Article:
Reasons for the rally include:
The liquidity infusion by the U.S. government ($550 billion from the Treasury’s General Account and $300 billion from the Federal Reserve’s Bank Term Funding Program)
The draining of oil reserves from the Strategic Petroleum Reserve which helped keep a lid on oil prices
The potential power of artificial intelligence and the recognition of the new technology’s economies of scale
Ongoing strength of the job market and therefore the consumer
As we said in our 2Q investment letter and our podcast associated with “Trees Don’t Grow to the Sky”, having a small number of technology related stocks drive the entire market was unlikely to continue. Either the ‘Magnificent Seven’ stocks would fall or other sectors, particularly energy, would rise. In fact, both occurred. In the 3rd quarter, the S&P 500 total return was negative (down 3.3%) while energy was the best performing sector (up 12.2%) and only one of two sectors that were positive for the quarter. By the end of the 3rd quarter, the overall market had retreated 6.6% from the July highs.
The 10-year Treasury yield increased from 3.8% to 4.6% in the quarter, sending the U.S. Aggregate Bond Index into negative territory once again. (Bond prices fall as yields rise.) As the U.S. deficit continues to grow, the government must issue more bonds to finance that deficit. As the supply of bonds increases, buyers are unwilling to continue purchasing unless they are rewarded with higher interest rates. At the same time, certain foreign buyers (lenders) have either been selling U.S. Treasuries or reducing the amount they purchase, putting further pressure on prices.
When bond yields rise substantially, they often cause equity prices to fall, partly because higher bond yields offer better competition against equities. In evaluating the attractiveness of equities versus bonds, investors often look at the ‘equity risk premium’, which is the S&P earnings yield minus 10-year bond yields. The equity risk premium recently fell well below historical averages, making stocks look less attractive. Continued inflationary fears may be at work also, driven by aggressive wage increases and higher energy prices. If inflation persists, the Federal Reserve is likely to keep rates higher for longer, raising fears of an economic slowdown or recession.
The last mile can be the hardest for policy. Most of the easy work has been done on inflation. Now, there are intractable issues that the Fed cannot control:
Wage pressures (particularly from unions)
Historically high Federal debt levels
The chart below explains why the Federal Reserve has adopted a higher for longer policy. They don’t want to risk a rebound.
As we write this, the market has once again reversed course with the large cap tech and communication stocks rising while energy stocks fell (despite the weekend bombing of Israel by Hamas). Markets don’t move in straight lines, and we remain cautious. Interest rates are restrictive. Equity valuations are not cheap, and geopolitical risks are increasing. The effect of Fed tightening is taking longer to slow the economy than usual, and we think most of the negative effects are still ahead.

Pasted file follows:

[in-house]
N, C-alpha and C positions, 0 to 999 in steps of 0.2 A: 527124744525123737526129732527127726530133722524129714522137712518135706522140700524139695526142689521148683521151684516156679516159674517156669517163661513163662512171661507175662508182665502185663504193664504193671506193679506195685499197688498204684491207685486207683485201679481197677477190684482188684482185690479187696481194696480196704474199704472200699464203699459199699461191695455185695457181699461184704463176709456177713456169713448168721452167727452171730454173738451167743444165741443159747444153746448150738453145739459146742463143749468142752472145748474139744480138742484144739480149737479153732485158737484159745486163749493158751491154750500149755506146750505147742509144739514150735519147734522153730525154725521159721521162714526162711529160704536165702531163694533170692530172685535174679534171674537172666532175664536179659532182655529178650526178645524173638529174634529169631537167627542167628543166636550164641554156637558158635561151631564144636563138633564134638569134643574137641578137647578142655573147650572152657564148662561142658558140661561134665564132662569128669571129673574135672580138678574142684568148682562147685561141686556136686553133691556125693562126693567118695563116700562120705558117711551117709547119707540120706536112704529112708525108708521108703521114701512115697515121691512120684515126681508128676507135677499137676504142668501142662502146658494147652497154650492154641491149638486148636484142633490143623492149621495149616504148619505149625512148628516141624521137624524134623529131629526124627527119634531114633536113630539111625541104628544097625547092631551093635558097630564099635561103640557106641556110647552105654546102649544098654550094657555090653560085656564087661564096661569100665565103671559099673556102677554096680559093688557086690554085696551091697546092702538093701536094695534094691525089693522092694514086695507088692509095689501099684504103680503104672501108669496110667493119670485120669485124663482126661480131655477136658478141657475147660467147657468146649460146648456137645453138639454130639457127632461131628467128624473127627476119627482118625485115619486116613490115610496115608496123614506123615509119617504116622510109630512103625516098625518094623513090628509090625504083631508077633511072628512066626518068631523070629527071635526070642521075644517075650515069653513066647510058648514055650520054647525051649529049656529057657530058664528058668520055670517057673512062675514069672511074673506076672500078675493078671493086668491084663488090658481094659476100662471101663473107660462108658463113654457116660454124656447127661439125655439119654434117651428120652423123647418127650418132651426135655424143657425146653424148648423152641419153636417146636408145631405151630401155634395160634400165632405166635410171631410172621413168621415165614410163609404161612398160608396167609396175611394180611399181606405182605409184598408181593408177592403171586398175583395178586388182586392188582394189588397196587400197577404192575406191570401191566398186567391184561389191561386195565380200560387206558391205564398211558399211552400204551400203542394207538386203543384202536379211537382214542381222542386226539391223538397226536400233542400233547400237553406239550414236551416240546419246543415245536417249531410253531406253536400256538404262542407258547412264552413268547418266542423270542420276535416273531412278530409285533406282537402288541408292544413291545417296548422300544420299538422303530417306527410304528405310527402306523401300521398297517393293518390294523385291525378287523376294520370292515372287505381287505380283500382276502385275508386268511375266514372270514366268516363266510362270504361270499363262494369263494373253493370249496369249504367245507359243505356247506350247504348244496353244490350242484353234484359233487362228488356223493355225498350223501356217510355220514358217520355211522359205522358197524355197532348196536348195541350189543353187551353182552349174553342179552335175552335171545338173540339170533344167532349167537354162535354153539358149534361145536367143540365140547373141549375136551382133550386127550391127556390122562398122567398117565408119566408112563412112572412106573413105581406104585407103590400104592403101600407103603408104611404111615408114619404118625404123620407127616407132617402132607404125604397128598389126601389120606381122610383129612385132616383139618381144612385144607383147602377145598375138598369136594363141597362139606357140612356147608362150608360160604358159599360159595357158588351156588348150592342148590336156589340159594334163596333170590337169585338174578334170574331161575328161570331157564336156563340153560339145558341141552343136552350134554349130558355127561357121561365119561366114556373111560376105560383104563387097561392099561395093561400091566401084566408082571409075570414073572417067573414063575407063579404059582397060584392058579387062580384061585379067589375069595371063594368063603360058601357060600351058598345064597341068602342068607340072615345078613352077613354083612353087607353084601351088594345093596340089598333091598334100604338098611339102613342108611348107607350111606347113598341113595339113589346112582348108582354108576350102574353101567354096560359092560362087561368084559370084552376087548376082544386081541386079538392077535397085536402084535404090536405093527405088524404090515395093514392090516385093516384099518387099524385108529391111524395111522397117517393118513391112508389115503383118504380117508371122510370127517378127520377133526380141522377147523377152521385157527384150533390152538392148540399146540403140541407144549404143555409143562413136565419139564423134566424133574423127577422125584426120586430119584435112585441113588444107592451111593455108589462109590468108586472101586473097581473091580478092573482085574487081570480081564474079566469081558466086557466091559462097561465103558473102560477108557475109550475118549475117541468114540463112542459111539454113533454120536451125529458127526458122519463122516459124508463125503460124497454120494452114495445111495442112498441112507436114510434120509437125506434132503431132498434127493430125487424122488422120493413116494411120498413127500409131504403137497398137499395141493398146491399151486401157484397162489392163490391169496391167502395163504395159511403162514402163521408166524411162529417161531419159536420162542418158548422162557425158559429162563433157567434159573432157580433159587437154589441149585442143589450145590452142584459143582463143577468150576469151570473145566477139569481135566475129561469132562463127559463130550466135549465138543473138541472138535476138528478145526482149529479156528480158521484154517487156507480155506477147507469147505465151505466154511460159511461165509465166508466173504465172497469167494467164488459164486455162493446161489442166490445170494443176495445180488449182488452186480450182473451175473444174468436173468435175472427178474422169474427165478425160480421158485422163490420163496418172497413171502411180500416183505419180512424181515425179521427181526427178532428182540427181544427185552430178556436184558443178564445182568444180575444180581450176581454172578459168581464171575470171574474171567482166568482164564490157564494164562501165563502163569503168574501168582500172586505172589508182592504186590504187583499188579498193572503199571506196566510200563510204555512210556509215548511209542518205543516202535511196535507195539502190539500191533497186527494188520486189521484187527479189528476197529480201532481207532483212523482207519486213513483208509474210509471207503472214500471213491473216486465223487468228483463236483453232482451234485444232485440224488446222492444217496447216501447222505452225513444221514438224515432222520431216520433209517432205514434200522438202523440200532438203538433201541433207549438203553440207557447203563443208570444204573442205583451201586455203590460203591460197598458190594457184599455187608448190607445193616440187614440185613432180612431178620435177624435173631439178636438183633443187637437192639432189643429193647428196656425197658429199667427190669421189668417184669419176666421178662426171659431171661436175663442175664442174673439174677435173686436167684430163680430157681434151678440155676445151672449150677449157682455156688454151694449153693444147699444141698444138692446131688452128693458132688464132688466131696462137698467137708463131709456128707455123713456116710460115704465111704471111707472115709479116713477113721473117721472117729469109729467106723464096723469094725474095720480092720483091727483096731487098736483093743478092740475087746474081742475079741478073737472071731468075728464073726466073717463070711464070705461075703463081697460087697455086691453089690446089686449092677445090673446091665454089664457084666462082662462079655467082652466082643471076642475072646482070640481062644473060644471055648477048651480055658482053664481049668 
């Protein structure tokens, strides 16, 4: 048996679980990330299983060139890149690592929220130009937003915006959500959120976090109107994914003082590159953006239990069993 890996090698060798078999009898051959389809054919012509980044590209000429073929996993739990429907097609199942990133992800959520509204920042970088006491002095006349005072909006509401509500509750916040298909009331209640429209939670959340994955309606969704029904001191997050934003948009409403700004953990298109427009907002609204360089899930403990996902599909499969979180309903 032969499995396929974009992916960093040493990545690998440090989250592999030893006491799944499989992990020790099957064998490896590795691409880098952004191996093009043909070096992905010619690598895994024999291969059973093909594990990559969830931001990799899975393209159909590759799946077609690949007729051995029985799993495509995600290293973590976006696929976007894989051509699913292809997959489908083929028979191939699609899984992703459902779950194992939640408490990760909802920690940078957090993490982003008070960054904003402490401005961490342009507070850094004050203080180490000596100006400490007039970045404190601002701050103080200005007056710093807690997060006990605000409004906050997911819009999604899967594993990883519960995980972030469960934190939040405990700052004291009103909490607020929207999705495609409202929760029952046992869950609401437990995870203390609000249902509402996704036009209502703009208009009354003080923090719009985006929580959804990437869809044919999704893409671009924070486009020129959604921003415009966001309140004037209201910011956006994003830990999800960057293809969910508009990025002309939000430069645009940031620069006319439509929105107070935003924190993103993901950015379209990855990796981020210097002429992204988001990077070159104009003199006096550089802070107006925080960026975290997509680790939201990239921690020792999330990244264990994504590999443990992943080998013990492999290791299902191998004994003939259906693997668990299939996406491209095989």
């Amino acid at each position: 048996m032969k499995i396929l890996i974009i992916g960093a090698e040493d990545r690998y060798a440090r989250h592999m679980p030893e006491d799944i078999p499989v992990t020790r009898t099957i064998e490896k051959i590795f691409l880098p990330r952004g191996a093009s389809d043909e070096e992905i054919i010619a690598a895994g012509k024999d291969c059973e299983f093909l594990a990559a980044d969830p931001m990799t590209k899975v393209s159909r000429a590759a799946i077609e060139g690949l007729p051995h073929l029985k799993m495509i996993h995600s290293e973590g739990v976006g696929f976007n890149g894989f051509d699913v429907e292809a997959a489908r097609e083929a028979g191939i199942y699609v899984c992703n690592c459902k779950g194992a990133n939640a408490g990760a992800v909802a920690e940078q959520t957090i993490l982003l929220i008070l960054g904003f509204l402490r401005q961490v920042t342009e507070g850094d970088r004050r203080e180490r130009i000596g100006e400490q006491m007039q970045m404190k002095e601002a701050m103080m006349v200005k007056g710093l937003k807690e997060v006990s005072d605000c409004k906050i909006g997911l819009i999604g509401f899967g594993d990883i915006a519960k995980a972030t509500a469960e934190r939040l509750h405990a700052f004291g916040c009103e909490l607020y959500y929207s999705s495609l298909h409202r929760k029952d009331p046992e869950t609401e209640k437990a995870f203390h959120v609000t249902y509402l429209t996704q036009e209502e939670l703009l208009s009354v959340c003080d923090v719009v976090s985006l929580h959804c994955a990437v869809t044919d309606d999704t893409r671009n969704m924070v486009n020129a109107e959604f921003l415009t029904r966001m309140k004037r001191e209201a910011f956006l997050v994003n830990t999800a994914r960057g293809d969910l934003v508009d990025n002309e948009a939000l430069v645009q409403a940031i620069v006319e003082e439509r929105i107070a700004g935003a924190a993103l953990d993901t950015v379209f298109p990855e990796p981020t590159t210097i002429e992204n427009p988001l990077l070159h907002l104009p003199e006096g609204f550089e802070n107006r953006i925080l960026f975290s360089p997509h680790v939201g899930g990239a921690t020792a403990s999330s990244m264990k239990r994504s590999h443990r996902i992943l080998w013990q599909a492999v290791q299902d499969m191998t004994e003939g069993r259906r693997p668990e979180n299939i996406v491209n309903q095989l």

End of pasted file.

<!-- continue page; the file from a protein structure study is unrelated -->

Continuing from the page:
As we have said for more than a year, we believe this recession will be different than other recessions because Americans will remain employed due to population demographics. Inflation will remain sticky. Financing of U.S. debt may be a problem as foreigners have been reluctant to hold, much less buy more of our debt, and U.S. investors may grow weary of holding fixed income instruments in the face of falling prices. As markets correct, expect us to take advantage of adding to equity, with an eye to companies whose margins will not be hurt by rising input prices.
These are challenging times. To paraphrase Jamie Diamond, CEO of JP Morgan, this may be the ‘most dangerous time’ the world has seen in decades. We have a war in Ukraine, war in Israel and paralysis in our own government.
And as famed investor Howard Marks writes in “Sea Change”, we have now come to the end of a 15-year low period in interest rates. Investors, whose life expectancy is likely to be longer, are just beginning to realize what that means for returns and asset allocations. Returns will likely be lower and asset allocations will need to change.
Please reach out with any questions or comments. At times like these, it is important to have experienced advisors by your side.
We remain focused on the long term, guiding your portfolio to meet your goals with an eye on approaching inclement weather. Please call us with any questions, we are here to help.
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